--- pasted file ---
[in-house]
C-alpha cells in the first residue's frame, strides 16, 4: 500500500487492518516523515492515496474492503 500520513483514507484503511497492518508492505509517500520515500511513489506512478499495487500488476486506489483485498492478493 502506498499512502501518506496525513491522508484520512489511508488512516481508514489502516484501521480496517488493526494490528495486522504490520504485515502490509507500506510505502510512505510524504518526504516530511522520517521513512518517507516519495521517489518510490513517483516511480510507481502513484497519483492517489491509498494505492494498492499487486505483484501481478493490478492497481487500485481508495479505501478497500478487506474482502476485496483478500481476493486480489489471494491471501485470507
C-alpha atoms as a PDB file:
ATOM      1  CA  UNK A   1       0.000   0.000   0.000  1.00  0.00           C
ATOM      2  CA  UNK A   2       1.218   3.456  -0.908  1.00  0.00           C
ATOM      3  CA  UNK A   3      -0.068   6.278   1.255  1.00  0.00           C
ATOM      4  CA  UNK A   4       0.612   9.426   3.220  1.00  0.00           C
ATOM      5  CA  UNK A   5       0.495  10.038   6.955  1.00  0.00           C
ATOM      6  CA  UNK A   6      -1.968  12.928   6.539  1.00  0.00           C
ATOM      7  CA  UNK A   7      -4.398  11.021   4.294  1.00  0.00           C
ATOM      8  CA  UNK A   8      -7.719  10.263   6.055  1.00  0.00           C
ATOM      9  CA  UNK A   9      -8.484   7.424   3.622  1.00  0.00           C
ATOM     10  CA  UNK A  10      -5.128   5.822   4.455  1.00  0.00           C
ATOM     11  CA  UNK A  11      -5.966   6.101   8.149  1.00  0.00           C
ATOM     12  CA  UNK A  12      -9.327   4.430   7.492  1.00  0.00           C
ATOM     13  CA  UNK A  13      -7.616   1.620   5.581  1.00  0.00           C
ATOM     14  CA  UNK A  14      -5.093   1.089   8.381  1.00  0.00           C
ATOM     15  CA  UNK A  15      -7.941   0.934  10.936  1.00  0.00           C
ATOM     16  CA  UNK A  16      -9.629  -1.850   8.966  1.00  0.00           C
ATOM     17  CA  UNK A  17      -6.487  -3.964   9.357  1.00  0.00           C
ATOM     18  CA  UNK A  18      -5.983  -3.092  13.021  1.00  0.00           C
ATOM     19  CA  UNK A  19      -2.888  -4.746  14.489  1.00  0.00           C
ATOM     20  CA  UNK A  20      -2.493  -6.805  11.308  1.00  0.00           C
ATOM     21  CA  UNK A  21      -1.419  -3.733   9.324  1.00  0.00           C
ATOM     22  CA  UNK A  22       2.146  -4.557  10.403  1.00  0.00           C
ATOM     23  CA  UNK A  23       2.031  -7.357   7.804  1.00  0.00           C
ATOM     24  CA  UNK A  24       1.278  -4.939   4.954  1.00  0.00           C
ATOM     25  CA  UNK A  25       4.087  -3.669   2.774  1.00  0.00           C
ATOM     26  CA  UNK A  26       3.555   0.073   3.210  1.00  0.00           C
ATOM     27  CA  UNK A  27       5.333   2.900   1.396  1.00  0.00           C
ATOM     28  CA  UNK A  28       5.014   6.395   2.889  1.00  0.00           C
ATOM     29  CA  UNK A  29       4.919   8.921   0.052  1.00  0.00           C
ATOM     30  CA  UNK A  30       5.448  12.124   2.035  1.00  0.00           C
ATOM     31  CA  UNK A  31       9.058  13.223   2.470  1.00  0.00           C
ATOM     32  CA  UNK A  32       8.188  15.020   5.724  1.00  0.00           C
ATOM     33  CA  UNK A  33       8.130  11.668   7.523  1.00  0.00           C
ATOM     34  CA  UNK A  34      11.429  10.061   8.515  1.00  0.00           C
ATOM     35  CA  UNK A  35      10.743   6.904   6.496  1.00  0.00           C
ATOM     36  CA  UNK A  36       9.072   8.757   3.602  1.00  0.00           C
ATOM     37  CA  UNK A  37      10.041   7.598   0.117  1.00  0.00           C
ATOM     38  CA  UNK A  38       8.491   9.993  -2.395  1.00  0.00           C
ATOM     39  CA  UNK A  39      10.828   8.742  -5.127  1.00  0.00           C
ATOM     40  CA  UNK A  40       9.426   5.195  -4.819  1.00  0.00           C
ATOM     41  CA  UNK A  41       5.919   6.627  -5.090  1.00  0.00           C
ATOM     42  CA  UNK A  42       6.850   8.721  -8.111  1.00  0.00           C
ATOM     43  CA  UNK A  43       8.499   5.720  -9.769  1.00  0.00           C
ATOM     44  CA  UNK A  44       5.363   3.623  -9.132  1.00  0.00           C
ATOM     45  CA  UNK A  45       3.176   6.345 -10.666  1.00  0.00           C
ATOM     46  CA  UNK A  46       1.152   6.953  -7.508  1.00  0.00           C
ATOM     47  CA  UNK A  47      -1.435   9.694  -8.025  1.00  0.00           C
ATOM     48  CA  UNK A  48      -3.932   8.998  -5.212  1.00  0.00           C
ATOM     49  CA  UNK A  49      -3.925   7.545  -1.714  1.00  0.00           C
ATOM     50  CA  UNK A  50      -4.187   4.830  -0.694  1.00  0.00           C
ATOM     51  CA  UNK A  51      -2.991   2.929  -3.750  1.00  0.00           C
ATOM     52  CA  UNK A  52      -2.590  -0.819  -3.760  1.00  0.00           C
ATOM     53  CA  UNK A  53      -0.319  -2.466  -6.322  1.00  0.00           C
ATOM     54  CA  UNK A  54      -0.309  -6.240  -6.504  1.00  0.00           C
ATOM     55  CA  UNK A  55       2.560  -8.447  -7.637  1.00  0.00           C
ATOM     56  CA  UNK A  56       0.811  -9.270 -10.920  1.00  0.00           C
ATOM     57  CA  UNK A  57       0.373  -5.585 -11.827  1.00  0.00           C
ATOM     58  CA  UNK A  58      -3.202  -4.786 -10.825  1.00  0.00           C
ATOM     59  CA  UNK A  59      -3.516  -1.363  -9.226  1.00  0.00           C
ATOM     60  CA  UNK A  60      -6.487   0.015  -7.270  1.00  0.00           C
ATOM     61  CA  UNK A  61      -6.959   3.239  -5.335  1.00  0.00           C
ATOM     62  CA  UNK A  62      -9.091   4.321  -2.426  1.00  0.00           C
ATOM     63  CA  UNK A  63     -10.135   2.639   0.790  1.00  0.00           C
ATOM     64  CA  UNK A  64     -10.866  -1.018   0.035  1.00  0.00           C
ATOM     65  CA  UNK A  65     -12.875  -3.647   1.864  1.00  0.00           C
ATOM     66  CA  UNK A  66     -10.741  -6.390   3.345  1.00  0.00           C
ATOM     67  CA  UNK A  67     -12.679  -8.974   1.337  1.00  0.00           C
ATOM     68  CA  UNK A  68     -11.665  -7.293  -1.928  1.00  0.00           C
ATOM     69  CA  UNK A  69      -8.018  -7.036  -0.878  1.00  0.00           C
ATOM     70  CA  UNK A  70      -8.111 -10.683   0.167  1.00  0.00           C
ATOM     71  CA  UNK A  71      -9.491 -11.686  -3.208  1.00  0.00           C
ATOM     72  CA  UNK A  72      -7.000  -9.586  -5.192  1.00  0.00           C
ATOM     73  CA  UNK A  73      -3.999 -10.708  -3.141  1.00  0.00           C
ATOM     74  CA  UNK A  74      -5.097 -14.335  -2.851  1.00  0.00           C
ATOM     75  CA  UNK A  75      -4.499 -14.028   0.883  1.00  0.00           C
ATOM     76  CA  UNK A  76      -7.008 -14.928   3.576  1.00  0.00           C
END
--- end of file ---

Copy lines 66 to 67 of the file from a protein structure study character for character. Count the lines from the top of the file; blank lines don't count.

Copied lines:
ATOM     63  CA  UNK A  63     -10.135   2.639   0.790  1.00  0.00           C
ATOM     64  CA  UNK A  64     -10.866  -1.018   0.035  1.00  0.00           C